Looking for better rates and loan conditions? Get increased flexibility, quicker decisions and better customer service with non-bank lenders.
Non-bank lenders often provide businesses with added flexibility as they’re privately-owned institutions that aren’t subject to the confinements of a banking licence. They also get their funding from numerous sources that offer better flexibility and options, making non-bank business loans increasingly preferable among Australian businesses.
If you’re thinking about looking for financing, don’t limit your options to regular banks. Your business deserves to know all the options available, especially if these options can provide you with better rates, fees, loan conditions and customer service.
Expert overview: Three things to know about getting a business loan from an alternative lender
- The number of alternative business lenders has grown considerably in recent years, giving you more choice than ever.
- These loans are generally unsecured and available for amounts up to $500,000. Terms differ but are usually between three months and five years.
- To qualify you will need to meet a minimum revenue requirement (set by the lender) and have been operating for a set amount of time.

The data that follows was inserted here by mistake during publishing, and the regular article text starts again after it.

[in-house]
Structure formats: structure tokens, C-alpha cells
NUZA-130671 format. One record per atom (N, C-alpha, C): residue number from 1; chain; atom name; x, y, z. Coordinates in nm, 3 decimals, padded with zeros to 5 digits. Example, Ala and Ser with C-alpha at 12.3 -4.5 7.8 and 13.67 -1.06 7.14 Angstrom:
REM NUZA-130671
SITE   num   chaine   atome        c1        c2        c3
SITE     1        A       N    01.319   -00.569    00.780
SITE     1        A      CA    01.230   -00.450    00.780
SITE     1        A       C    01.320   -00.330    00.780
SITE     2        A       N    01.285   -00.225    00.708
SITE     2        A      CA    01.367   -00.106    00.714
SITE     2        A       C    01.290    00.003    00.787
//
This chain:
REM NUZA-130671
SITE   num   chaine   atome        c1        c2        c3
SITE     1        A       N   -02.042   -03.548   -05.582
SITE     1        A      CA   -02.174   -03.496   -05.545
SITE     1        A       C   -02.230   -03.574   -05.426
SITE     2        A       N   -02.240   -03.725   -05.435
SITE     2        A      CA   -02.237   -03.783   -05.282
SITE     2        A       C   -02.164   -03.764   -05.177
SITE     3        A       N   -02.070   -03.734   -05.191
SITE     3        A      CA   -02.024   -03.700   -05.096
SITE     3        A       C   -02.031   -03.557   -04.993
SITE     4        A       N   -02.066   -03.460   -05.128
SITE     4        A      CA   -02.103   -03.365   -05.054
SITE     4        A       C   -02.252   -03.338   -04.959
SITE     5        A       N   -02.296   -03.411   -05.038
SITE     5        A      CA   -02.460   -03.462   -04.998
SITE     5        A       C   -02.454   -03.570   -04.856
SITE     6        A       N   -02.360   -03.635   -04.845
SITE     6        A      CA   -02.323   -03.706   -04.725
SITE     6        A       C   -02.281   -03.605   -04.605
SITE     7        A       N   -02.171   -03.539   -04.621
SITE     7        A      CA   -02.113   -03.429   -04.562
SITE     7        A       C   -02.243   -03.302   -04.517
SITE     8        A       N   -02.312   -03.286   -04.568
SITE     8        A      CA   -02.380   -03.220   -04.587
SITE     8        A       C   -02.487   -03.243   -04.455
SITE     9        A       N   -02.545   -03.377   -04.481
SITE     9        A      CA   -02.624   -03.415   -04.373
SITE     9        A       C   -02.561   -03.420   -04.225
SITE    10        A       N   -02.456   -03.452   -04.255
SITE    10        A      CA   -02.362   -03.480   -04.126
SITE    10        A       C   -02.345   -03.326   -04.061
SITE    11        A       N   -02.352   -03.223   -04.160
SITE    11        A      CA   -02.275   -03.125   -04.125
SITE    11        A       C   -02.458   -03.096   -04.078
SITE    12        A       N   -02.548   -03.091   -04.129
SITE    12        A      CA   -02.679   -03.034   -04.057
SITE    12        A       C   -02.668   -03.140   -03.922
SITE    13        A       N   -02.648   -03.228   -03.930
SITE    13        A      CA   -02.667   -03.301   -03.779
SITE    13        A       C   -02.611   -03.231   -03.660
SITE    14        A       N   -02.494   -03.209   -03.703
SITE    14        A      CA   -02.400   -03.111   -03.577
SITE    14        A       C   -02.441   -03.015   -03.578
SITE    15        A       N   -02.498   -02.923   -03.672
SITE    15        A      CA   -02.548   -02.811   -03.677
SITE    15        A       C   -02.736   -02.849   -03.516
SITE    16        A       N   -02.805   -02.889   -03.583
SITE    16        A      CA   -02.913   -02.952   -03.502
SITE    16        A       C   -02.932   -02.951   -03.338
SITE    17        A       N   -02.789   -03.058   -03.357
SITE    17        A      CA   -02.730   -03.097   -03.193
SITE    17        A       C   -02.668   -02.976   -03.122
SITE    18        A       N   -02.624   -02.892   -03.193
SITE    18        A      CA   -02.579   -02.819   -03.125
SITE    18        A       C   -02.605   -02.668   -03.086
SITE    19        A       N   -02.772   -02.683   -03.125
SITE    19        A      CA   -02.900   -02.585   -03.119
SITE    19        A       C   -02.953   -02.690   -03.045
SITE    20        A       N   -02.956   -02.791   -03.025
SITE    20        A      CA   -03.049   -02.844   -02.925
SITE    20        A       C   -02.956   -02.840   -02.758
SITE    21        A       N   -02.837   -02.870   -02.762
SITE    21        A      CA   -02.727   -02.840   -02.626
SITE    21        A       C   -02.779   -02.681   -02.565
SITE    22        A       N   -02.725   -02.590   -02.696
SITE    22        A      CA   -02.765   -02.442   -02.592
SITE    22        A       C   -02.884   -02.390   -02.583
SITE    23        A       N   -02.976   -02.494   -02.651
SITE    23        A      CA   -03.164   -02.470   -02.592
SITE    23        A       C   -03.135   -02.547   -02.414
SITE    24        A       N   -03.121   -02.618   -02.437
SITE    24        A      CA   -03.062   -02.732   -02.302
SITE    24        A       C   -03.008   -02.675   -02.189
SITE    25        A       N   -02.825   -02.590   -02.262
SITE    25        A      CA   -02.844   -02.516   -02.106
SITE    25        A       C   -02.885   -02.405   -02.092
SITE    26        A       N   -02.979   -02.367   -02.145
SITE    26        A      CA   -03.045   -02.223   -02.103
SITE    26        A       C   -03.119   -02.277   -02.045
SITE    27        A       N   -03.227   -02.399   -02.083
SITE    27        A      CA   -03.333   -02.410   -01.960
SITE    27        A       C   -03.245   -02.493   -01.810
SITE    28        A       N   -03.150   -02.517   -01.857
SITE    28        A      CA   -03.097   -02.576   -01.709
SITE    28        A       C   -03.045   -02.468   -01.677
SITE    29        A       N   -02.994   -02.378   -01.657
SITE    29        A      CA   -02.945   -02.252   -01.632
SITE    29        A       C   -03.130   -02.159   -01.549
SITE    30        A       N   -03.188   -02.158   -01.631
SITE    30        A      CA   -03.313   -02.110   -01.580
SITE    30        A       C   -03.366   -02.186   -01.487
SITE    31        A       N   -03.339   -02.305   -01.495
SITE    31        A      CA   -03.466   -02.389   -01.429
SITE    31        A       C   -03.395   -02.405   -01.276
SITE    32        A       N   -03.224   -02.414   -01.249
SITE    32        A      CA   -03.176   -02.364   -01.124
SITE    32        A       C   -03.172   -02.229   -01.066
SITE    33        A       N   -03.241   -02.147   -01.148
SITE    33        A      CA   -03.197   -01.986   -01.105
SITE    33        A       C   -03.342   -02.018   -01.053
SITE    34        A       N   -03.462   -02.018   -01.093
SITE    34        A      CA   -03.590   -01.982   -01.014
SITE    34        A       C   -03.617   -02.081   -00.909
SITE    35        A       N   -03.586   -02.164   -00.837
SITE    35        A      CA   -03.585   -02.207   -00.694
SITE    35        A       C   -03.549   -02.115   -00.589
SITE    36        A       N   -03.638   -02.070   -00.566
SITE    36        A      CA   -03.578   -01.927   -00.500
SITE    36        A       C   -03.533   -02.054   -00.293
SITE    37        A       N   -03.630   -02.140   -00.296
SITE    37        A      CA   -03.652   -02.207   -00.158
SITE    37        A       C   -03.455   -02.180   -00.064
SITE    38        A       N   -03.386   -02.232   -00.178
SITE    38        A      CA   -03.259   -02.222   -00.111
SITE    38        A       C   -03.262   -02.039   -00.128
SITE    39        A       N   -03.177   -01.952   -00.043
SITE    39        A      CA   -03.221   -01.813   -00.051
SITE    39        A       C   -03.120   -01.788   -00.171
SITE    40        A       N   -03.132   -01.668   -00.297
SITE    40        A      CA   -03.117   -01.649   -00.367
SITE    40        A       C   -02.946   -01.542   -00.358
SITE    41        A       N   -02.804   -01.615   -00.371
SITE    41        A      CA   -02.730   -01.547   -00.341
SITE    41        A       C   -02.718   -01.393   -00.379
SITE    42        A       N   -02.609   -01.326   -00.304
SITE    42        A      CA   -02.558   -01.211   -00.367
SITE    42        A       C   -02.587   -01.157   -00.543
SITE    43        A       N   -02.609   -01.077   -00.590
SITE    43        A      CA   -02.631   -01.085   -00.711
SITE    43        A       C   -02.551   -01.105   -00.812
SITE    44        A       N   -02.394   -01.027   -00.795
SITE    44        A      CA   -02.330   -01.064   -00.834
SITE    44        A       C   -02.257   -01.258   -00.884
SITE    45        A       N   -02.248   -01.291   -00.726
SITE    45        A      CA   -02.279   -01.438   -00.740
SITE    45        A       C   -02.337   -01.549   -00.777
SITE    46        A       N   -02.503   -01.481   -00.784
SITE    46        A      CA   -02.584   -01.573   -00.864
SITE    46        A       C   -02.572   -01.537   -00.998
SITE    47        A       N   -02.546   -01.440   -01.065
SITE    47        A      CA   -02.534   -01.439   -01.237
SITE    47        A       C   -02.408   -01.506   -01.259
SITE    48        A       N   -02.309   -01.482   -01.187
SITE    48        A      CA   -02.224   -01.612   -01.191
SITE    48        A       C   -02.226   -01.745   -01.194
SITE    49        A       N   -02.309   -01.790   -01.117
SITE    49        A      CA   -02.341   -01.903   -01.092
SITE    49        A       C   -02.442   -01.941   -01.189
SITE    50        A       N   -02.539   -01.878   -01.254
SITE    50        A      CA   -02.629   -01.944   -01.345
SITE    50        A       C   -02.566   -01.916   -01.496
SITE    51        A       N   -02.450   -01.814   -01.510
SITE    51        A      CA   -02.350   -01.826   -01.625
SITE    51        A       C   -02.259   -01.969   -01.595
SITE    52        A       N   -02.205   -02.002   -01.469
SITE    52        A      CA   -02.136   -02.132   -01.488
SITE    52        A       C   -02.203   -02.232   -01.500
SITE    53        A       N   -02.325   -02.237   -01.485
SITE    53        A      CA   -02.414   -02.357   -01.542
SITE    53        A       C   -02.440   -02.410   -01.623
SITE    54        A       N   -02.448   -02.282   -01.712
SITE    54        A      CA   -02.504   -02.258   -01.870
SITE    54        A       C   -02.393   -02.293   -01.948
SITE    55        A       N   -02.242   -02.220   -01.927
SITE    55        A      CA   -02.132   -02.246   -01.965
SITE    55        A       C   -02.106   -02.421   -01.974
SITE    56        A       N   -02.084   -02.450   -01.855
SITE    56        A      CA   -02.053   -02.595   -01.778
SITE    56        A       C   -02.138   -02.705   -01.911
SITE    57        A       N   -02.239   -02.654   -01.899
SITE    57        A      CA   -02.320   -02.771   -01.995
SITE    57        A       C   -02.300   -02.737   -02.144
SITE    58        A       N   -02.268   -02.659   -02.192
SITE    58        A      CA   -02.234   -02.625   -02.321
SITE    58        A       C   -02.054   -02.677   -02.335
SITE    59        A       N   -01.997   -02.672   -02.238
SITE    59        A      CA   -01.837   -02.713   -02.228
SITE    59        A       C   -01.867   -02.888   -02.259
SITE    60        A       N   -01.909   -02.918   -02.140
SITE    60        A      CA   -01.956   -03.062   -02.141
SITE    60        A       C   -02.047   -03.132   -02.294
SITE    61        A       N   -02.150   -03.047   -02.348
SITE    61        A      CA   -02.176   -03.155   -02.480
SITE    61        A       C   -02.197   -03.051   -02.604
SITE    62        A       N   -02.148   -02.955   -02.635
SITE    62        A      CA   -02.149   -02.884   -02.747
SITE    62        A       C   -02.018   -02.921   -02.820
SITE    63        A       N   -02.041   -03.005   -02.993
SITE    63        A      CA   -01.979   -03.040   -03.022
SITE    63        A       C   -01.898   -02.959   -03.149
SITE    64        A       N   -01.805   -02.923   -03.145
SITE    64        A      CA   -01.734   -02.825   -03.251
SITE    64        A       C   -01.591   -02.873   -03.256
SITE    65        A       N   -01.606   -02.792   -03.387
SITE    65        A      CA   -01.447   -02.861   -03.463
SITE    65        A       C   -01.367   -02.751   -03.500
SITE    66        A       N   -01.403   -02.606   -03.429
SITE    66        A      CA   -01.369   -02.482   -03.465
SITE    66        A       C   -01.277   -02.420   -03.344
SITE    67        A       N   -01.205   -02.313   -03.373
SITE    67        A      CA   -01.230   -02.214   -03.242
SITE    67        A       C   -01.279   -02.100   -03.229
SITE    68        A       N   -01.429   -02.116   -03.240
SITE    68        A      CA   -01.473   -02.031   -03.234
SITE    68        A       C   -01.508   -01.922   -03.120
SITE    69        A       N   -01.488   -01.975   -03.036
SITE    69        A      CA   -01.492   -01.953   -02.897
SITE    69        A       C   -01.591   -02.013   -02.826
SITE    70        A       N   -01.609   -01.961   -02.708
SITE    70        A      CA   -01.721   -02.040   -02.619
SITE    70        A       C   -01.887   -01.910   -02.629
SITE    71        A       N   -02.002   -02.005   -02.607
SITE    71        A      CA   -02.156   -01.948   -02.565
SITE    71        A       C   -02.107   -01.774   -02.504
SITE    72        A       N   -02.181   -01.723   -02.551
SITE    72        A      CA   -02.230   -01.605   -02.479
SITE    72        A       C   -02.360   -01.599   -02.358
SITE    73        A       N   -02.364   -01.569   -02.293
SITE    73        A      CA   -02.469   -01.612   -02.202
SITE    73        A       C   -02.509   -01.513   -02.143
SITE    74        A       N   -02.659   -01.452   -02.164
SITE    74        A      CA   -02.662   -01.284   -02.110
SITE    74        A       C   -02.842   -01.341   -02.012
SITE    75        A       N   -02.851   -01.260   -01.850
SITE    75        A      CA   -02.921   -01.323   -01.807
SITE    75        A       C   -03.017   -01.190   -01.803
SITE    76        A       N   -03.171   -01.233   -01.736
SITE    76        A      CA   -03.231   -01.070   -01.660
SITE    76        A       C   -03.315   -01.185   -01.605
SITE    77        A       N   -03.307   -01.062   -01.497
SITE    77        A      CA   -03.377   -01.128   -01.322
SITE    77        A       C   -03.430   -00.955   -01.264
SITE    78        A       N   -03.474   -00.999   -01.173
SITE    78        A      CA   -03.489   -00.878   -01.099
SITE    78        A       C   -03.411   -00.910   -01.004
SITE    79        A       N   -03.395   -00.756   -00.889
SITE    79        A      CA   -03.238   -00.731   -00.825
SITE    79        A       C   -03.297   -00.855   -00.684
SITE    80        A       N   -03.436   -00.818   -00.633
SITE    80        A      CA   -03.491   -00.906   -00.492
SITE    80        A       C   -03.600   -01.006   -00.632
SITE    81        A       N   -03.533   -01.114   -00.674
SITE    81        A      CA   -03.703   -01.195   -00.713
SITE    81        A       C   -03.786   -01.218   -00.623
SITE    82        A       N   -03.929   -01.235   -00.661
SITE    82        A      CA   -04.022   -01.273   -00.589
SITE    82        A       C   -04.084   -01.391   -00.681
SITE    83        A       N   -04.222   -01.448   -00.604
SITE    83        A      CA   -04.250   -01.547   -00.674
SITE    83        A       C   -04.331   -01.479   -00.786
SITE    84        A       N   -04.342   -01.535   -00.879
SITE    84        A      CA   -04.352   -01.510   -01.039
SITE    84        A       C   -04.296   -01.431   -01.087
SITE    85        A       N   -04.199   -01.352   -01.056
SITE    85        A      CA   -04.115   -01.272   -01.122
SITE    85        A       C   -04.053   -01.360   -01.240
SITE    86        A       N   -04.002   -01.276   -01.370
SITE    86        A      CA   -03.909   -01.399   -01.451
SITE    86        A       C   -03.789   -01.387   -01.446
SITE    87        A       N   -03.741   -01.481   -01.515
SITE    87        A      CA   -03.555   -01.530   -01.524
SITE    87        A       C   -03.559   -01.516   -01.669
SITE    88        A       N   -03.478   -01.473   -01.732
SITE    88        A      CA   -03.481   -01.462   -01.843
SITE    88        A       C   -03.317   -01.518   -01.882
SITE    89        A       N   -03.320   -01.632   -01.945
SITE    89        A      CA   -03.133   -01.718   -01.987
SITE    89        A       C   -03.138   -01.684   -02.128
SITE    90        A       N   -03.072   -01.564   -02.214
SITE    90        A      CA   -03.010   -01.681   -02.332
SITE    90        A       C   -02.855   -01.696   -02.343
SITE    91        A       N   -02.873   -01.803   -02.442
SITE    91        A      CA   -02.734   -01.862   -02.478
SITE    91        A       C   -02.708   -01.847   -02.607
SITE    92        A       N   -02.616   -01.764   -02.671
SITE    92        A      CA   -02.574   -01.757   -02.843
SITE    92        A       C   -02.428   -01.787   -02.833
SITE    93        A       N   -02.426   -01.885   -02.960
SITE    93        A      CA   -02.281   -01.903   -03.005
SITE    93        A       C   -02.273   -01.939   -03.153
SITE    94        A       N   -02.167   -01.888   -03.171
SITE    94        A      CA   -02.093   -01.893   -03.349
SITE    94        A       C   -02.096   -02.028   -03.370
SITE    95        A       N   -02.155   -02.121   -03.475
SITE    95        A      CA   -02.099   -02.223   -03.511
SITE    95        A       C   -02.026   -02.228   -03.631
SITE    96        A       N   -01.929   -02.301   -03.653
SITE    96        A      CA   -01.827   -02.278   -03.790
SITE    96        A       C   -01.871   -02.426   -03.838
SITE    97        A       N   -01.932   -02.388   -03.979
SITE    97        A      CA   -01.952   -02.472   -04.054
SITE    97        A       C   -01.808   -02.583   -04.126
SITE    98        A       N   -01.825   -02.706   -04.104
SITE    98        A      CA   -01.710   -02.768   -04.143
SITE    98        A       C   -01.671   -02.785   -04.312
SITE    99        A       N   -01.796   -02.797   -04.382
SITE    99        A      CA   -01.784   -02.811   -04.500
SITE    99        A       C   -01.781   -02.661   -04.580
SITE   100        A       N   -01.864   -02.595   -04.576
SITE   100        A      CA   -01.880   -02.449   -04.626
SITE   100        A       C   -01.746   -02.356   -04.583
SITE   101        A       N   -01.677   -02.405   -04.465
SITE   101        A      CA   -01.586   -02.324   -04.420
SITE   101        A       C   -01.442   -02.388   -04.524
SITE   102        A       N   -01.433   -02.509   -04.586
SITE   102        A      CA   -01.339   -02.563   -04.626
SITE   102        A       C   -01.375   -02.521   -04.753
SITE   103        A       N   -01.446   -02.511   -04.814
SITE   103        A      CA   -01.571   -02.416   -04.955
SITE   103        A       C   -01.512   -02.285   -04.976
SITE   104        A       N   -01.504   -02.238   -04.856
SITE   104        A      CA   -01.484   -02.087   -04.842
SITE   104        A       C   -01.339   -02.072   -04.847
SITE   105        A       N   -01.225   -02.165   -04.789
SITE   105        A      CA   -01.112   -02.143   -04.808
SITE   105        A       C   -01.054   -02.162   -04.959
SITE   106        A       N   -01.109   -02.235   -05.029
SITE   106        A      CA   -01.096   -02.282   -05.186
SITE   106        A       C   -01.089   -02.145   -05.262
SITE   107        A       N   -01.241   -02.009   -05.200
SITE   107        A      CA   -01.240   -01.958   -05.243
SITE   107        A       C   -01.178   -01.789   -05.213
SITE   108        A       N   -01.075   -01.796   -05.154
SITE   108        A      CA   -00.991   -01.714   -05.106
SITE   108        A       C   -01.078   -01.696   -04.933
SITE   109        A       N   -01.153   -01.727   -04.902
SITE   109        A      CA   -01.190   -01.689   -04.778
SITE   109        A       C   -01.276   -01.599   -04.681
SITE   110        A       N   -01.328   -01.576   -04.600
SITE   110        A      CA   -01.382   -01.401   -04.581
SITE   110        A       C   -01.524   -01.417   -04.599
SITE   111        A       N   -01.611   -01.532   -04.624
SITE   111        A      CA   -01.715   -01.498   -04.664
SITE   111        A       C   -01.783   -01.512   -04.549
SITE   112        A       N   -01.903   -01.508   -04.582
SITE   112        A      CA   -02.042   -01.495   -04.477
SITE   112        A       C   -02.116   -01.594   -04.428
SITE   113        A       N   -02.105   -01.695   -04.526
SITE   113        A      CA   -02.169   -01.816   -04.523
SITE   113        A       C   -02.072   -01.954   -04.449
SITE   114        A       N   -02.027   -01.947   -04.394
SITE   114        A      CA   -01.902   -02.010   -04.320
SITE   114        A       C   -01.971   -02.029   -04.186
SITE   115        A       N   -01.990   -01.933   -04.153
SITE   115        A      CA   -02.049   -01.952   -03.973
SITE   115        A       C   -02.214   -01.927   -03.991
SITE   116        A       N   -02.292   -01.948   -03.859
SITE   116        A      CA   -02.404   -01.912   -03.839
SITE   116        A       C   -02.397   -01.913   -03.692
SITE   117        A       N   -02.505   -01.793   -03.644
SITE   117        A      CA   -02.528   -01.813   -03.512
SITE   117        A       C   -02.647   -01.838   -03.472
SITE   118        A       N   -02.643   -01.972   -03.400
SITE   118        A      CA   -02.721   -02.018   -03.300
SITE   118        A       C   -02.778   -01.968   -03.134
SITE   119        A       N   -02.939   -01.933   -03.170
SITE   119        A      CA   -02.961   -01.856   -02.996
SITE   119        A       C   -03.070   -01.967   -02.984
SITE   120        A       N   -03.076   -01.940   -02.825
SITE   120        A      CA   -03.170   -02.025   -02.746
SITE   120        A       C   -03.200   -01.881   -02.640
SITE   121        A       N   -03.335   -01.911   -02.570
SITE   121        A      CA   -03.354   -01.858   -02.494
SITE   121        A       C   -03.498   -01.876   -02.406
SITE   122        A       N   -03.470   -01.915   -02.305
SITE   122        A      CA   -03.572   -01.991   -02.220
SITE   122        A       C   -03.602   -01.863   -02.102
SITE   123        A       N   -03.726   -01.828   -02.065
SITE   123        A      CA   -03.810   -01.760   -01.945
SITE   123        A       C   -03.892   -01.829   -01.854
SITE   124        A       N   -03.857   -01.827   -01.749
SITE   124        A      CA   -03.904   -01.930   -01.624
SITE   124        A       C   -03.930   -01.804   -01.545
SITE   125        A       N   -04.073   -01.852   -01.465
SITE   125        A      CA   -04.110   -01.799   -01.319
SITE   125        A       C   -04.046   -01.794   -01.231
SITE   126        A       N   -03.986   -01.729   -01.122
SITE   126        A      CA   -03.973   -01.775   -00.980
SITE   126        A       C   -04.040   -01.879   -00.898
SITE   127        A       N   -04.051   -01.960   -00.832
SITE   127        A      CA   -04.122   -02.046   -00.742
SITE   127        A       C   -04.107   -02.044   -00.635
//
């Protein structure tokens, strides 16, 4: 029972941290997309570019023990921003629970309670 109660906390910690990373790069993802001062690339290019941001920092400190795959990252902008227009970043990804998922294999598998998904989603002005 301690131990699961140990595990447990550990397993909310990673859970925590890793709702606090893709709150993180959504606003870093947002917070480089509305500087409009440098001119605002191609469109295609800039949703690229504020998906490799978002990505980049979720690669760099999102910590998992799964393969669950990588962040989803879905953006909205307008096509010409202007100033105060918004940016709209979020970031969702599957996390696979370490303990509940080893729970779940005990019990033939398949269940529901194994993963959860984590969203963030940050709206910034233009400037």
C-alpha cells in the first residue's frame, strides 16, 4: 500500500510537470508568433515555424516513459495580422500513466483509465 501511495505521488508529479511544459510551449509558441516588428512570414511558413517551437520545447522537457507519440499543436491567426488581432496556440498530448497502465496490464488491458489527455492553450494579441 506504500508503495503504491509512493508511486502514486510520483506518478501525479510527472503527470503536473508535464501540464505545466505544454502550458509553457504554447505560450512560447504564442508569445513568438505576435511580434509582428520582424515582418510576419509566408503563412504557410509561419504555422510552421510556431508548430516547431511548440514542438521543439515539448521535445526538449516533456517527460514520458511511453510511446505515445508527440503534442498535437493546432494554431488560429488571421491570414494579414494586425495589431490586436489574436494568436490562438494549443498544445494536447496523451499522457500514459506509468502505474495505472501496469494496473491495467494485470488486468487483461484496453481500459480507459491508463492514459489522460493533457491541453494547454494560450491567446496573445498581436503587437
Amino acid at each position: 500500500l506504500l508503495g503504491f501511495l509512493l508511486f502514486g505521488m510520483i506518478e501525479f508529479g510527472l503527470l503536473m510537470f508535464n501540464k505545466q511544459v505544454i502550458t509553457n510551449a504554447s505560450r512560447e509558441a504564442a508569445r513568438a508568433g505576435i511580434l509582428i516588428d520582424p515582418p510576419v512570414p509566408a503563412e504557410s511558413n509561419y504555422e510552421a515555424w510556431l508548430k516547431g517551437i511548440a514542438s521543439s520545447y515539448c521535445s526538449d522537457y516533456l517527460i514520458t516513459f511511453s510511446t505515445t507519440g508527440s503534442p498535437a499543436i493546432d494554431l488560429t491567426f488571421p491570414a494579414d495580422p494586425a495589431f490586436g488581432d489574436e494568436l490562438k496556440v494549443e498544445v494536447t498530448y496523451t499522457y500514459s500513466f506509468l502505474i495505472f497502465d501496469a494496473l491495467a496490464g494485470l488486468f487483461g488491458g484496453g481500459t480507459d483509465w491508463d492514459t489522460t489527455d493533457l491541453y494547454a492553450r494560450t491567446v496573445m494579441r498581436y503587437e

- Borrow up to $500,000
- Flexible lending criteria
- No hidden fees
100% confidential application
Moula Business Loan Offer
An unsecured business loan with online application and no upfront or early repayment fees.
- Interest rate type: Fixed
- Application fee: $0
- Minimum loan amount: $5,000
- Maximum loan amount: $500,000
Compare a range of non-bank business loans
Valiant Finance works with a large panel of lenders that can help you find a loan for your business.
- Access to 60+ lenders
- Dedicated credit specialists
- Various loan options available
What types of non-bank business loans are available?
- Line of credit. This is a revolving loan, such as a credit card or overdraft, that allows you to withdraw funds up to a maximum limit. As you pay back the loan, you regain access to your funds.
- Short-term loan. This is an up-front lump-sum loan with a fixed repayment schedule ranging from 3-12 months.
- Unsecured loan. This type of loan doesn’t require you to attach assets as security for your lender. It could be a term loan with a fixed repayment schedule or a line of credit.